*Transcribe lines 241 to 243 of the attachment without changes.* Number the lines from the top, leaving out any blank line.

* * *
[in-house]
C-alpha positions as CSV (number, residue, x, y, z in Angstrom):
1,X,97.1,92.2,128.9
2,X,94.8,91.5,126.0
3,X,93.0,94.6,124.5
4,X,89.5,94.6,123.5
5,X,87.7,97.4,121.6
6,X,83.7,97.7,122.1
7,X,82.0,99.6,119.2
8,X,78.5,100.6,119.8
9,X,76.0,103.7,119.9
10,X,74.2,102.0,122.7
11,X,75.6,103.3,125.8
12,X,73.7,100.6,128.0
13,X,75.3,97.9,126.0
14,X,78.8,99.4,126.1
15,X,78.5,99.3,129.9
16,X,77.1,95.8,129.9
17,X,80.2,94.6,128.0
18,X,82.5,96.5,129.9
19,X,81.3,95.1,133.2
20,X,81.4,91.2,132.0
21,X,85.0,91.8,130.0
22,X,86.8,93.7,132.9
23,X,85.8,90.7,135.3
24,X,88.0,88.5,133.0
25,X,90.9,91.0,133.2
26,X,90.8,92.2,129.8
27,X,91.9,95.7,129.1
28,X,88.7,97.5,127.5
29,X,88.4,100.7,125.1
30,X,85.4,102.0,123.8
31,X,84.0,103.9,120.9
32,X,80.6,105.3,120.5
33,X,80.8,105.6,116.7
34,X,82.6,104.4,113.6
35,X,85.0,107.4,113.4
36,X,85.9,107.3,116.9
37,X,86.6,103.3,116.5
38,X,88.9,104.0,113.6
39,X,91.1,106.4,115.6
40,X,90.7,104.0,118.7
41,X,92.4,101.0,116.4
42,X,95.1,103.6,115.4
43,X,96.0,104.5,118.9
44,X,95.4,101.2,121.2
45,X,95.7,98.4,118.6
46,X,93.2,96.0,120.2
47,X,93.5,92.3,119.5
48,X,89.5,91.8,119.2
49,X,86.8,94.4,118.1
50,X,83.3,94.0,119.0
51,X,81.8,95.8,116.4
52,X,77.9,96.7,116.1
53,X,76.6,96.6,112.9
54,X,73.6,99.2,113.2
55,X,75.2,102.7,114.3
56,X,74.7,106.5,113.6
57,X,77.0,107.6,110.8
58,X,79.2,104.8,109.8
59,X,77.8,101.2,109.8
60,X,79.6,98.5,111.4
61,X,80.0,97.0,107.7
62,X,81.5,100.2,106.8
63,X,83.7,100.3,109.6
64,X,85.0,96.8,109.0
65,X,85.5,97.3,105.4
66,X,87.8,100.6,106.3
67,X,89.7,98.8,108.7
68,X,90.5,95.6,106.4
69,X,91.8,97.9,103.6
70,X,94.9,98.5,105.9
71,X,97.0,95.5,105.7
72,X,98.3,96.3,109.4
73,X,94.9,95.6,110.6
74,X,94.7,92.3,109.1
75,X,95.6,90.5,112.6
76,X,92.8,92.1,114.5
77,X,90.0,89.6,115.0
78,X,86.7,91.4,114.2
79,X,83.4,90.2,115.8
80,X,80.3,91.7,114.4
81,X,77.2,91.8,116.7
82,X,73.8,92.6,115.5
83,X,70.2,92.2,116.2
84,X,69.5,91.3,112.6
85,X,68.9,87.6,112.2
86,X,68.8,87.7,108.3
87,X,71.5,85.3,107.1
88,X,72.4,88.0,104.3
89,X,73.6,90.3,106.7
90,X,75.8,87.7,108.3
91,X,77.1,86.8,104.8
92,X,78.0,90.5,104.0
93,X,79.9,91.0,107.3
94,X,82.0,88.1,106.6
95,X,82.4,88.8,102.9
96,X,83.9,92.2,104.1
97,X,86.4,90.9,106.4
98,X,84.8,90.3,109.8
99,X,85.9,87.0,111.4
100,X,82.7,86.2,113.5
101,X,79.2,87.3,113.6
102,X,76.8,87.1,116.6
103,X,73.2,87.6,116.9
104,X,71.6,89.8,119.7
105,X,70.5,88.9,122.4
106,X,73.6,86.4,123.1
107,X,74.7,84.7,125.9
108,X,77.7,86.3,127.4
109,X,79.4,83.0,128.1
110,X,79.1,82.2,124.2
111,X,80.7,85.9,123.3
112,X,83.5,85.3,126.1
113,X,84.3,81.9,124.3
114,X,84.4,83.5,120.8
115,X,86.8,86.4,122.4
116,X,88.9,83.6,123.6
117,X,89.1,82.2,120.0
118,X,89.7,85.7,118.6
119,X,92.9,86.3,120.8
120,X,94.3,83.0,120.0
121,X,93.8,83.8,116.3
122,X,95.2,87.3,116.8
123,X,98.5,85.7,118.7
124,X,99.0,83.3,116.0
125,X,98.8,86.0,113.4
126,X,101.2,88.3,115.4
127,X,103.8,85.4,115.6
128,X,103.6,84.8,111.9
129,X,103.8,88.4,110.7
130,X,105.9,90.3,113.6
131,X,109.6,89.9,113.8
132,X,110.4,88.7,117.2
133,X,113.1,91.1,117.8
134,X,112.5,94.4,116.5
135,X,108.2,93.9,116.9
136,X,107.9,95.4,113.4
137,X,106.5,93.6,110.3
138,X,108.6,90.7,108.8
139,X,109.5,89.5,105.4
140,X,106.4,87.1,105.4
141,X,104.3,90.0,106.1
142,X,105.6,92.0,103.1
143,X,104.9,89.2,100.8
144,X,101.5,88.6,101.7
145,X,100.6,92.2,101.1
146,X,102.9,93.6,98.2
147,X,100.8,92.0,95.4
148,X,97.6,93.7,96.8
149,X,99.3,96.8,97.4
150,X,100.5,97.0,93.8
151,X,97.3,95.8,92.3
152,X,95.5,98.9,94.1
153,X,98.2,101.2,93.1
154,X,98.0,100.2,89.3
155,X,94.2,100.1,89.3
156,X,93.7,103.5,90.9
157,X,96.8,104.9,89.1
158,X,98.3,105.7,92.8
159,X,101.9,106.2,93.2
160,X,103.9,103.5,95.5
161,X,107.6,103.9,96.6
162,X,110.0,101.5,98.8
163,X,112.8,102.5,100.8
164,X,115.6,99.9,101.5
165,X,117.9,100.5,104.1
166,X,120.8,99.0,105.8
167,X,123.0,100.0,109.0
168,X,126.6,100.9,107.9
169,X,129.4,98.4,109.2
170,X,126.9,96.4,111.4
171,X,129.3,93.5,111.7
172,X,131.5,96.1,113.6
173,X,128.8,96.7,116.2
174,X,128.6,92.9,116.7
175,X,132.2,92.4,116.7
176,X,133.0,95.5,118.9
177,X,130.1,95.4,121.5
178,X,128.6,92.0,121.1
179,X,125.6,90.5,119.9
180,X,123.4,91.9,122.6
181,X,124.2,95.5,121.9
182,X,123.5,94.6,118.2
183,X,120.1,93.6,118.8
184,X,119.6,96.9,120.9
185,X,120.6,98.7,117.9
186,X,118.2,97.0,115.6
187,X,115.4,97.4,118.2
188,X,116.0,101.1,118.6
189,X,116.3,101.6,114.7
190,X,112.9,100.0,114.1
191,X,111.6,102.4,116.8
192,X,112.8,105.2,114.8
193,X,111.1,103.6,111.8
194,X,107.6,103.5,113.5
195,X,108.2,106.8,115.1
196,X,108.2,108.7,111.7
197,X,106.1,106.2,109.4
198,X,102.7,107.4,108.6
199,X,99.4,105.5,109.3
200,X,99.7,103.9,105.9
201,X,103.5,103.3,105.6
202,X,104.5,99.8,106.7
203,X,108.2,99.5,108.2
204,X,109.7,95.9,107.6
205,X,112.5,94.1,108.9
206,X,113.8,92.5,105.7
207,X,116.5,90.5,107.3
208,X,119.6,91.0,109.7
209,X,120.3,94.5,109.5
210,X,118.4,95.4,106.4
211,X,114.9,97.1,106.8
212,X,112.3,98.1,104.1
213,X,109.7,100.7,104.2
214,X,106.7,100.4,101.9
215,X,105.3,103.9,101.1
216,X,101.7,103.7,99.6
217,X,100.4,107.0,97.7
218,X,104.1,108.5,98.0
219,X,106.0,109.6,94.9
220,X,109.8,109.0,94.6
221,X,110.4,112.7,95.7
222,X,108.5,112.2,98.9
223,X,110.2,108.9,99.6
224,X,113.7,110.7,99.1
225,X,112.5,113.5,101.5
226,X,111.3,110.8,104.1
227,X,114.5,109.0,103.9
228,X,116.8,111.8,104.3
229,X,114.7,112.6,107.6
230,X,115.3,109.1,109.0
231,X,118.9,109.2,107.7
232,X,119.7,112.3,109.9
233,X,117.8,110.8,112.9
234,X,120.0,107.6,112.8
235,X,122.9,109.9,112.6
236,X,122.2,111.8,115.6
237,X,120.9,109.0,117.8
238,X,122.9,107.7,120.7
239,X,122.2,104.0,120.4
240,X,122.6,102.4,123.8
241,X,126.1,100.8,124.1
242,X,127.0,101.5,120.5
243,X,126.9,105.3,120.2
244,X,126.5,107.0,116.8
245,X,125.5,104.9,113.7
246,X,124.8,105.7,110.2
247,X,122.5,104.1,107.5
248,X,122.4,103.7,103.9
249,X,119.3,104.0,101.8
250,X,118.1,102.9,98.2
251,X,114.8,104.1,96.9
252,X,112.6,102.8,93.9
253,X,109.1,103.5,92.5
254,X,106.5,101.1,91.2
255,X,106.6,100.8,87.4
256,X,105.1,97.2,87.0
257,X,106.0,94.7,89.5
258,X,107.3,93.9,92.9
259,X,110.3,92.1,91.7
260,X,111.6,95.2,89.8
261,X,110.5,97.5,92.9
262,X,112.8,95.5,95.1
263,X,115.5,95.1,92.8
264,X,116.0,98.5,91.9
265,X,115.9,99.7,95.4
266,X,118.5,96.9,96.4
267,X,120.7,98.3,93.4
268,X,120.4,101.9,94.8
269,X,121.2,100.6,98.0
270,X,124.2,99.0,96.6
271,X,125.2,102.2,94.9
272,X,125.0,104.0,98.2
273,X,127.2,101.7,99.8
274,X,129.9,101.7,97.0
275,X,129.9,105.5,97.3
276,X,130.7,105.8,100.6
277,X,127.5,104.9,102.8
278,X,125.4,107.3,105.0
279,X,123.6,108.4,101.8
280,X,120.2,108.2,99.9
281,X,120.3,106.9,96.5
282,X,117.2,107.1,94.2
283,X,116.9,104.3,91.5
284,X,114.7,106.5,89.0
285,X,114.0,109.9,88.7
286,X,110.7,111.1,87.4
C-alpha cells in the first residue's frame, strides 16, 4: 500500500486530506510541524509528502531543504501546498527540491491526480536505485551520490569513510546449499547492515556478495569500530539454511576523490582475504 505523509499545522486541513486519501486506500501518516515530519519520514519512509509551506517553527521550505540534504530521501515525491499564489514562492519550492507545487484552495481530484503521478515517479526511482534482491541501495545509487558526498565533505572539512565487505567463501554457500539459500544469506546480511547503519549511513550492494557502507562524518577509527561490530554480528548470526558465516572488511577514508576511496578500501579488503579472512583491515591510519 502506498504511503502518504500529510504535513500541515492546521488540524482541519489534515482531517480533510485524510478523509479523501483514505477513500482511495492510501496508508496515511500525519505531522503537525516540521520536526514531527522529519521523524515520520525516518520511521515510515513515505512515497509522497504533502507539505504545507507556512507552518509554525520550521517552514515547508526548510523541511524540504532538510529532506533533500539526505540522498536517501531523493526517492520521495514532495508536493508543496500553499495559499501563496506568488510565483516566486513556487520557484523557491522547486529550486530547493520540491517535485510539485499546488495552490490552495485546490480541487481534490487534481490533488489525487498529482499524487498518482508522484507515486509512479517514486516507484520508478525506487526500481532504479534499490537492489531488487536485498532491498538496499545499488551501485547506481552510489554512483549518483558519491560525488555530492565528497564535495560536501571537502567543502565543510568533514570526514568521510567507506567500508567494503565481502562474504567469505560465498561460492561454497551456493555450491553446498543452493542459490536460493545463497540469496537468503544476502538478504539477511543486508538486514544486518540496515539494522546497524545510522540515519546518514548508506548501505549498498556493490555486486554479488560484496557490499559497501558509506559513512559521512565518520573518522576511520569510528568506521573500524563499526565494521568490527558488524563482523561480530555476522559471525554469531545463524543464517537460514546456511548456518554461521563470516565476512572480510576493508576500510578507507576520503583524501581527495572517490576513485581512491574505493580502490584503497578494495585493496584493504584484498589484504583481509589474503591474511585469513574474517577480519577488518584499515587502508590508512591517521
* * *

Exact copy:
239,X,122.2,104.0,120.4
240,X,122.6,102.4,123.8
241,X,126.1,100.8,124.1